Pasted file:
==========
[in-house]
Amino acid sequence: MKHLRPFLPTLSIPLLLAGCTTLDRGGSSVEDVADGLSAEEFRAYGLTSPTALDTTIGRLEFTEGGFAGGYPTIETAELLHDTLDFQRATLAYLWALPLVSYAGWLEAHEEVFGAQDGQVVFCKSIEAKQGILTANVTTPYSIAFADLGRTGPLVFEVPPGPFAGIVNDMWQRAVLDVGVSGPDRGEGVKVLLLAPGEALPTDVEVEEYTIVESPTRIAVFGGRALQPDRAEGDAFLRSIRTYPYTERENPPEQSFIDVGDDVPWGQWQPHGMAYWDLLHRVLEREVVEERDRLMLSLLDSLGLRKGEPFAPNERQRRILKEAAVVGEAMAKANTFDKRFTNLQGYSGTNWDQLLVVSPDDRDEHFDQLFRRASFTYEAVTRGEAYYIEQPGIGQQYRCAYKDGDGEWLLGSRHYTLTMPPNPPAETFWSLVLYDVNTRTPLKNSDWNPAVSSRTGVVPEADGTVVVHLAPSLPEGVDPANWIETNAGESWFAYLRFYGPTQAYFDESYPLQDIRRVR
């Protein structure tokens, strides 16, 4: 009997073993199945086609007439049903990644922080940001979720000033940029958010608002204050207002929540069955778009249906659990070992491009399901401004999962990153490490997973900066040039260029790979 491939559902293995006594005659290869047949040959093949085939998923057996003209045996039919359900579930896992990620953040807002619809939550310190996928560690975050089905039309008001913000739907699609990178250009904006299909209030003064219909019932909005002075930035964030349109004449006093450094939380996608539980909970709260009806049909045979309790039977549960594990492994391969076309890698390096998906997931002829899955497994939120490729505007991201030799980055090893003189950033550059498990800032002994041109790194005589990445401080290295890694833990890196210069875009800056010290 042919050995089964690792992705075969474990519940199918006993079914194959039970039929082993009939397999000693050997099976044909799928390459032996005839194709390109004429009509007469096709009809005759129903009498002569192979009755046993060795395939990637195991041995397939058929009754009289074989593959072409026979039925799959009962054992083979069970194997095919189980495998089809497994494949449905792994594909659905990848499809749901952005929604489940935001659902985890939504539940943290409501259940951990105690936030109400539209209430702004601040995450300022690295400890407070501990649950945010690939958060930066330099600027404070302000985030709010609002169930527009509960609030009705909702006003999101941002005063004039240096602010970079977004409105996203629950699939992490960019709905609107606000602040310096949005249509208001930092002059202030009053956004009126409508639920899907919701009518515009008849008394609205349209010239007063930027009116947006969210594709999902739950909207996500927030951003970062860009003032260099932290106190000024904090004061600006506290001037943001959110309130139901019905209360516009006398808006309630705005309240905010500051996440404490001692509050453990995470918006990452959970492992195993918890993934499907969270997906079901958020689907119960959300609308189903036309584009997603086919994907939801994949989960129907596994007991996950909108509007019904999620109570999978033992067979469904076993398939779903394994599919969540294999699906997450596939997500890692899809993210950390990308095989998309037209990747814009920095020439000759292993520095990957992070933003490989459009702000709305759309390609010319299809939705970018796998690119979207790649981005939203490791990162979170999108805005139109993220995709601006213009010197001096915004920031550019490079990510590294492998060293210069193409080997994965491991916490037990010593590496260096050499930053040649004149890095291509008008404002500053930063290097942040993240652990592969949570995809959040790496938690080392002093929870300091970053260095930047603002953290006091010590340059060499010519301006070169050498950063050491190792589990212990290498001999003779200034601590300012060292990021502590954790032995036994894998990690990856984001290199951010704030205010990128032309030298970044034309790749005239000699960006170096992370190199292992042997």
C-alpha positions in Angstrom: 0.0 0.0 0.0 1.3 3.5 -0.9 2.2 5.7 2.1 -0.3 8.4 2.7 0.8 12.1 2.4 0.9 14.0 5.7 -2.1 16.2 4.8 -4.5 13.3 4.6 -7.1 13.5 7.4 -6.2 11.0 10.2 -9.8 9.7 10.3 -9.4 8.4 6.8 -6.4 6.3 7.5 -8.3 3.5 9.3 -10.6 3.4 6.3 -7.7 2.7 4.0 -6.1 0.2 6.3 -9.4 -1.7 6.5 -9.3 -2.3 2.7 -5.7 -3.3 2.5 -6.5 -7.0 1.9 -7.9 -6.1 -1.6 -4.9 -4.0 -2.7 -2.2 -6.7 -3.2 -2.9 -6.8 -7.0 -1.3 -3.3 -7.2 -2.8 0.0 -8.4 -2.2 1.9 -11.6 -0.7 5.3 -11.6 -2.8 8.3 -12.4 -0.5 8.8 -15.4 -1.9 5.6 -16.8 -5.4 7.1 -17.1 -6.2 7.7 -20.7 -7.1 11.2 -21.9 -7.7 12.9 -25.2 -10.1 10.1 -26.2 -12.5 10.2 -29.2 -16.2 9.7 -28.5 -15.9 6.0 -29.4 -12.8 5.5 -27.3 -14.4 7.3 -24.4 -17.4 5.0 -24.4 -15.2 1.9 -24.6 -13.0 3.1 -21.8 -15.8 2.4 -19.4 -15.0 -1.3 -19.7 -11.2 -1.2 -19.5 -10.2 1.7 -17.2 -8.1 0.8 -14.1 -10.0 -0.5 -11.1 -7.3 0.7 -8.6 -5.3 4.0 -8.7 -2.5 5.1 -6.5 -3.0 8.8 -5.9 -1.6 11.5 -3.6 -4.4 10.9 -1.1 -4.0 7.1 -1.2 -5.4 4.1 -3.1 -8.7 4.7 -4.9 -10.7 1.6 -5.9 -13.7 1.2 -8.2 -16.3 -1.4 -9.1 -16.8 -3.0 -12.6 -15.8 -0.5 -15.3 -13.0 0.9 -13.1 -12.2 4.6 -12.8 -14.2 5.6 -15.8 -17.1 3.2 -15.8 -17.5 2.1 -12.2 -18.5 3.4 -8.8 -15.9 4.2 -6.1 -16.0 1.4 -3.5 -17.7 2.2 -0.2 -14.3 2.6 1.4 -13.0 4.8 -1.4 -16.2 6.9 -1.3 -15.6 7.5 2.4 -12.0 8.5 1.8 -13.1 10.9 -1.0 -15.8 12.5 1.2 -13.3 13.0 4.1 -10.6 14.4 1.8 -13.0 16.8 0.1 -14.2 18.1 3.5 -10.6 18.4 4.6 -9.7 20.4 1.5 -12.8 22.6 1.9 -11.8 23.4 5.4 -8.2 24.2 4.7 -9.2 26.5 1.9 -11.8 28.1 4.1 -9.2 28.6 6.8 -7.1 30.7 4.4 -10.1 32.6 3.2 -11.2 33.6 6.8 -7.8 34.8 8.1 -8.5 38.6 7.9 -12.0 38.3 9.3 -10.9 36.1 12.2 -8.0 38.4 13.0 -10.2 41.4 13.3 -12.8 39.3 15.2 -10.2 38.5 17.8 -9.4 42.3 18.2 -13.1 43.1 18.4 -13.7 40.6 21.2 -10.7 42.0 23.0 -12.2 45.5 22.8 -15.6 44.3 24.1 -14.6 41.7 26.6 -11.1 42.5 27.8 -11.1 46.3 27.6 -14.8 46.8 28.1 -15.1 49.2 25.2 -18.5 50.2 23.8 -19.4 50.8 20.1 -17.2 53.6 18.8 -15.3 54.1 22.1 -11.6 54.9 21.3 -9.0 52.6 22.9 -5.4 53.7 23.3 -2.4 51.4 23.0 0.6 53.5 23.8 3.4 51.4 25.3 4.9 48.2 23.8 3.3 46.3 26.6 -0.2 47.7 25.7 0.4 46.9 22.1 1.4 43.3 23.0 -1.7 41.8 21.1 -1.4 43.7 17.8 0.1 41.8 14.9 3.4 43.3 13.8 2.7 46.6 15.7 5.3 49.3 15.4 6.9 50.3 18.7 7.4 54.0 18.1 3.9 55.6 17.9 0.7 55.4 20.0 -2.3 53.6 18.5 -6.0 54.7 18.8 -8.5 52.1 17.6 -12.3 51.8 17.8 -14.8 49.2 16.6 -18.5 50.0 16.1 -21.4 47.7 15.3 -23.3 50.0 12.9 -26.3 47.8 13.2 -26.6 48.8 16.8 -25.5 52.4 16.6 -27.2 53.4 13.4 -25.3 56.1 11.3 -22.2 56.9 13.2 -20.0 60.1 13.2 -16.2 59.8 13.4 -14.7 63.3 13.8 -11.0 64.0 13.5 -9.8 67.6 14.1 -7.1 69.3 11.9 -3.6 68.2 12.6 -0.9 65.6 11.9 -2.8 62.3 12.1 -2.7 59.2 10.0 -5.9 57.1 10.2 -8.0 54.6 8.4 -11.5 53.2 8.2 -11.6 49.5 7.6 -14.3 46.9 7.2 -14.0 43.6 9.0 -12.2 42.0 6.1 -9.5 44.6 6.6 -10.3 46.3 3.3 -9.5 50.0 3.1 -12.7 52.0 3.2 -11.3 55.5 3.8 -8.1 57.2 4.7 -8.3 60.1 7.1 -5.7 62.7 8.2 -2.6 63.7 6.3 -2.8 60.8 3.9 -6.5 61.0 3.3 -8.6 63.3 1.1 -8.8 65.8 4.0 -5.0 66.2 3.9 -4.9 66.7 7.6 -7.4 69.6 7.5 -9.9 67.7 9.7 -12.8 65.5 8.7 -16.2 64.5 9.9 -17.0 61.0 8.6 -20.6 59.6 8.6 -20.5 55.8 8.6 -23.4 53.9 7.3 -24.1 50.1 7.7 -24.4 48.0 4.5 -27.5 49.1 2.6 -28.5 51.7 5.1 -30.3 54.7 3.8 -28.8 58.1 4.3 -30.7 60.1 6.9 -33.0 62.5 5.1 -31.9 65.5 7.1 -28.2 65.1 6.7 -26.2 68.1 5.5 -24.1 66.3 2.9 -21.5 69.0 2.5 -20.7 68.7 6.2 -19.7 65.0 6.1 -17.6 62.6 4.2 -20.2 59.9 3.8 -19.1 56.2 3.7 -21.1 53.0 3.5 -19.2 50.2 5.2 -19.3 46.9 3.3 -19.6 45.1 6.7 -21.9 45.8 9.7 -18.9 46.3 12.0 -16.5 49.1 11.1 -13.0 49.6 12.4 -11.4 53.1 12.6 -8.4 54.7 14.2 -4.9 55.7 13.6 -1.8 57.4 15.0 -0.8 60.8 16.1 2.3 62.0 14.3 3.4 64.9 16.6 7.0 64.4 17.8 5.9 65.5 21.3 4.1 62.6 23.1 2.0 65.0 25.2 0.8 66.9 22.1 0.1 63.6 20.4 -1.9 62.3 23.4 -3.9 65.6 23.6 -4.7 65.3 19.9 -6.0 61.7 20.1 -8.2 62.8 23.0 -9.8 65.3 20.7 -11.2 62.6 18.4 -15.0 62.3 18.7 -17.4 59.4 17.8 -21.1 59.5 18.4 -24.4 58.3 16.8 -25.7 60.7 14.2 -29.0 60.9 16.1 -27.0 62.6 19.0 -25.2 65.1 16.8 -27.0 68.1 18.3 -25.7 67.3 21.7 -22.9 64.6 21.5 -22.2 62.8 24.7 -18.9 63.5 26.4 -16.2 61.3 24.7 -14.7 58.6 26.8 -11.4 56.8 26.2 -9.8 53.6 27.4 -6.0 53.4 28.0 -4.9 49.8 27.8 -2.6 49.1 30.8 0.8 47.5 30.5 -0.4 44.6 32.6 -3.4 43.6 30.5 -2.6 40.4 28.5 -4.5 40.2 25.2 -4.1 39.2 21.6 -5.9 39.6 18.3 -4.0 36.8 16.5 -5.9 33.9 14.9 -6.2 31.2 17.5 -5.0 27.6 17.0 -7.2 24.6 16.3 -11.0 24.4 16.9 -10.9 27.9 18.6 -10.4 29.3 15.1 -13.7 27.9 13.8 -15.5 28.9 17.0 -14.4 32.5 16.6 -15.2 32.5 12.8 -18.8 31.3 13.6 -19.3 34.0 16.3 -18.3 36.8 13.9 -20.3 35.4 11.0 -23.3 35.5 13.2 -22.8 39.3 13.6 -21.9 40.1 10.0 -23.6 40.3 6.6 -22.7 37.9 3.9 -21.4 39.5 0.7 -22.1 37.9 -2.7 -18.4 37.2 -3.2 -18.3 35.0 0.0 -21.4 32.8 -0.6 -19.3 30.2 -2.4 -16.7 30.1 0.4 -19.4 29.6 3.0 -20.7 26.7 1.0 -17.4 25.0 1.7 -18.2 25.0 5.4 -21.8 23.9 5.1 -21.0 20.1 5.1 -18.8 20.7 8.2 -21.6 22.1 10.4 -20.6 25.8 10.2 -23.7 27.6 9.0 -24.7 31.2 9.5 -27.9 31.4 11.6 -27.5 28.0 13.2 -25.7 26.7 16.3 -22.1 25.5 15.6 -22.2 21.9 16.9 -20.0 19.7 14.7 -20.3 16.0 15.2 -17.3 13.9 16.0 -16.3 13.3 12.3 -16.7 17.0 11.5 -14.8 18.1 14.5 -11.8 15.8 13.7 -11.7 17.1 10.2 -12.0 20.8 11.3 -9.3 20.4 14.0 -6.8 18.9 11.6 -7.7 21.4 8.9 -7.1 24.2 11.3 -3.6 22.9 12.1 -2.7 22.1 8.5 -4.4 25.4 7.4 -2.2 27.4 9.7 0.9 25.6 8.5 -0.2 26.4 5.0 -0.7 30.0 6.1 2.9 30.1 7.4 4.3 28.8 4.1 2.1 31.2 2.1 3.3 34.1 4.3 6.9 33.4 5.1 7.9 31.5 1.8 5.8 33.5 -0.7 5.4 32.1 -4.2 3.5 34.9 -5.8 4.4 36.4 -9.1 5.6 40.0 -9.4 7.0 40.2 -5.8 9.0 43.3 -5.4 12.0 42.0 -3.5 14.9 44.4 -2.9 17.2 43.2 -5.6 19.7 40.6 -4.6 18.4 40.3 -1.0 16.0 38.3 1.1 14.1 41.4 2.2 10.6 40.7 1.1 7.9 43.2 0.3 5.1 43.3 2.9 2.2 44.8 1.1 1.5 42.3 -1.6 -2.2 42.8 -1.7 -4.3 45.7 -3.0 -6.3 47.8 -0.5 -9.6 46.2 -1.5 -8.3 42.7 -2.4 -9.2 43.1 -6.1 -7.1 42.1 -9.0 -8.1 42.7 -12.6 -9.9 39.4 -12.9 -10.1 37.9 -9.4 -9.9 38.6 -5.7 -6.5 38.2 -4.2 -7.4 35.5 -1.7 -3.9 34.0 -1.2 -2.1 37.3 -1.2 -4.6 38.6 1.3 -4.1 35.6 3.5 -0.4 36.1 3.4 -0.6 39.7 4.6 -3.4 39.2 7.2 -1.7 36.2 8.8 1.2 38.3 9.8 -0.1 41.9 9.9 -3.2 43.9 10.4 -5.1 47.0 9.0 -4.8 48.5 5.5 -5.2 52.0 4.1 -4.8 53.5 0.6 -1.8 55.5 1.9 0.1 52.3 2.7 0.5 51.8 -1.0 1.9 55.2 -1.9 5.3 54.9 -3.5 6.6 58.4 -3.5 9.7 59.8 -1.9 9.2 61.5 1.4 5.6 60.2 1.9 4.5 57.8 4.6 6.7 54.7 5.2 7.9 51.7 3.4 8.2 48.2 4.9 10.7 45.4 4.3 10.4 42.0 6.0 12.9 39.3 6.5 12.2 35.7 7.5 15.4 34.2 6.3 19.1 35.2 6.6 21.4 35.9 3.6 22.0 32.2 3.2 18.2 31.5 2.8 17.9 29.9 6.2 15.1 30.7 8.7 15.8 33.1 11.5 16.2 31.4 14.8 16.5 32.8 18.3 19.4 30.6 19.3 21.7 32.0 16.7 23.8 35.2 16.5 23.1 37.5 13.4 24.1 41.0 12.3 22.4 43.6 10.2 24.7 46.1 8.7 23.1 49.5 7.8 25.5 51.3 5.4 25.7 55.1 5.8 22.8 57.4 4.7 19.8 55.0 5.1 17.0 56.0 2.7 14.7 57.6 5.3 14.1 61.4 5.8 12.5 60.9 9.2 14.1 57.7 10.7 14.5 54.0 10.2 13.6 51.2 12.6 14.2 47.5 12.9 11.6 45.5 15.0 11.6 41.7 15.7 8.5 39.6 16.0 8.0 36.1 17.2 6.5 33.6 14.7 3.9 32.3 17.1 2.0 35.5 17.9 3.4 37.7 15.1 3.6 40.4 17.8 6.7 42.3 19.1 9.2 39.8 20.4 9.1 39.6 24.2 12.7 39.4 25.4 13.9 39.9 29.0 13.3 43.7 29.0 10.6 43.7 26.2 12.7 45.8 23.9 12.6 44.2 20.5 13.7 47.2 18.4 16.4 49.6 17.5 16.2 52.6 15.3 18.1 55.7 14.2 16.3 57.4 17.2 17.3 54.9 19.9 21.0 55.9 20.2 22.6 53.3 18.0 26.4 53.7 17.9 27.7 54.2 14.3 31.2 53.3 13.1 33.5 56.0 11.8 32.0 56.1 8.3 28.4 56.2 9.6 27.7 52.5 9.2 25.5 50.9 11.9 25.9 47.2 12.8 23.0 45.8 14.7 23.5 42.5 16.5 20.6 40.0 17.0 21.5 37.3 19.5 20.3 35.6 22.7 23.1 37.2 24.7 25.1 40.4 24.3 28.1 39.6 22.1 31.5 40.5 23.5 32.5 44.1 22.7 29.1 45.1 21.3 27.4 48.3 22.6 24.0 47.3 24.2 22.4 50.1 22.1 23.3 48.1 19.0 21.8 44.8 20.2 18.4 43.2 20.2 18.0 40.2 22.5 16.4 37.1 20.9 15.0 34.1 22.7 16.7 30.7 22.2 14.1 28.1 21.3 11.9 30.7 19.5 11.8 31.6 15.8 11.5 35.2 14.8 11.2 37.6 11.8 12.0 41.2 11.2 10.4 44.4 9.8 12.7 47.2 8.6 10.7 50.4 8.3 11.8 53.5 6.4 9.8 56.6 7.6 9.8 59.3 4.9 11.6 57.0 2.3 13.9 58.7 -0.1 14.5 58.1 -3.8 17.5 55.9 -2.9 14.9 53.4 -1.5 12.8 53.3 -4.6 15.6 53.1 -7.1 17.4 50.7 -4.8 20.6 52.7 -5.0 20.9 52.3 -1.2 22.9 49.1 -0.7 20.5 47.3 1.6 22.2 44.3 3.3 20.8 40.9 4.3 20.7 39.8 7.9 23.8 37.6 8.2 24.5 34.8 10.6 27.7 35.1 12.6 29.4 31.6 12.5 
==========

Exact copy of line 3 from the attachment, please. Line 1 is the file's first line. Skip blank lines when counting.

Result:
């Protein structure tokens, strides 16, 4: 009997073993199945086609007439049903990644922080940001979720000033940029958010608002204050207002929540069955778009249906659990070992491009399901401004999962990153490490997973900066040039260029790979 491939559902293995006594005659290869047949040959093949085939998923057996003209045996039919359900579930896992990620953040807002619809939550310190996928560690975050089905039309008001913000739907699609990178250009904006299909209030003064219909019932909005002075930035964030349109004449006093450094939380996608539980909970709260009806049909045979309790039977549960594990492994391969076309890698390096998906997931002829899955497994939120490729505007991201030799980055090893003189950033550059498990800032002994041109790194005589990445401080290295890694833990890196210069875009800056010290 042919050995089964690792992705075969474990519940199918006993079914194959039970039929082993009939397999000693050997099976044909799928390459032996005839194709390109004429009509007469096709009809005759129903009498002569192979009755046993060795395939990637195991041995397939058929009754009289074989593959072409026979039925799959009962054992083979069970194997095919189980495998089809497994494949449905792994594909659905990848499809749901952005929604489940935001659902985890939504539940943290409501259940951990105690936030109400539209209430702004601040995450300022690295400890407070501990649950945010690939958060930066330099600027404070302000985030709010609002169930527009509960609030009705909702006003999101941002005063004039240096602010970079977004409105996203629950699939992490960019709905609107606000602040310096949005249509208001930092002059202030009053956004009126409508639920899907919701009518515009008849008394609205349209010239007063930027009116947006969210594709999902739950909207996500927030951003970062860009003032260099932290106190000024904090004061600006506290001037943001959110309130139901019905209360516009006398808006309630705005309240905010500051996440404490001692509050453990995470918006990452959970492992195993918890993934499907969270997906079901958020689907119960959300609308189903036309584009997603086919994907939801994949989960129907596994007991996950909108509007019904999620109570999978033992067979469904076993398939779903394994599919969540294999699906997450596939997500890692899809993210950390990308095989998309037209990747814009920095020439000759292993520095990957992070933003490989459009702000709305759309390609010319299809939705970018796998690119979207790649981005939203490791990162979170999108805005139109993220995709601006213009010197001096915004920031550019490079990510590294492998060293210069193409080997994965491991916490037990010593590496260096050499930053040649004149890095291509008008404002500053930063290097942040993240652990592969949570995809959040790496938690080392002093929870300091970053260095930047603002953290006091010590340059060499010519301006070169050498950063050491190792589990212990290498001999003779200034601590300012060292990021502590954790032995036994894998990690990856984001290199951010704030205010990128032309030298970044034309790749005239000699960006170096992370190199292992042997």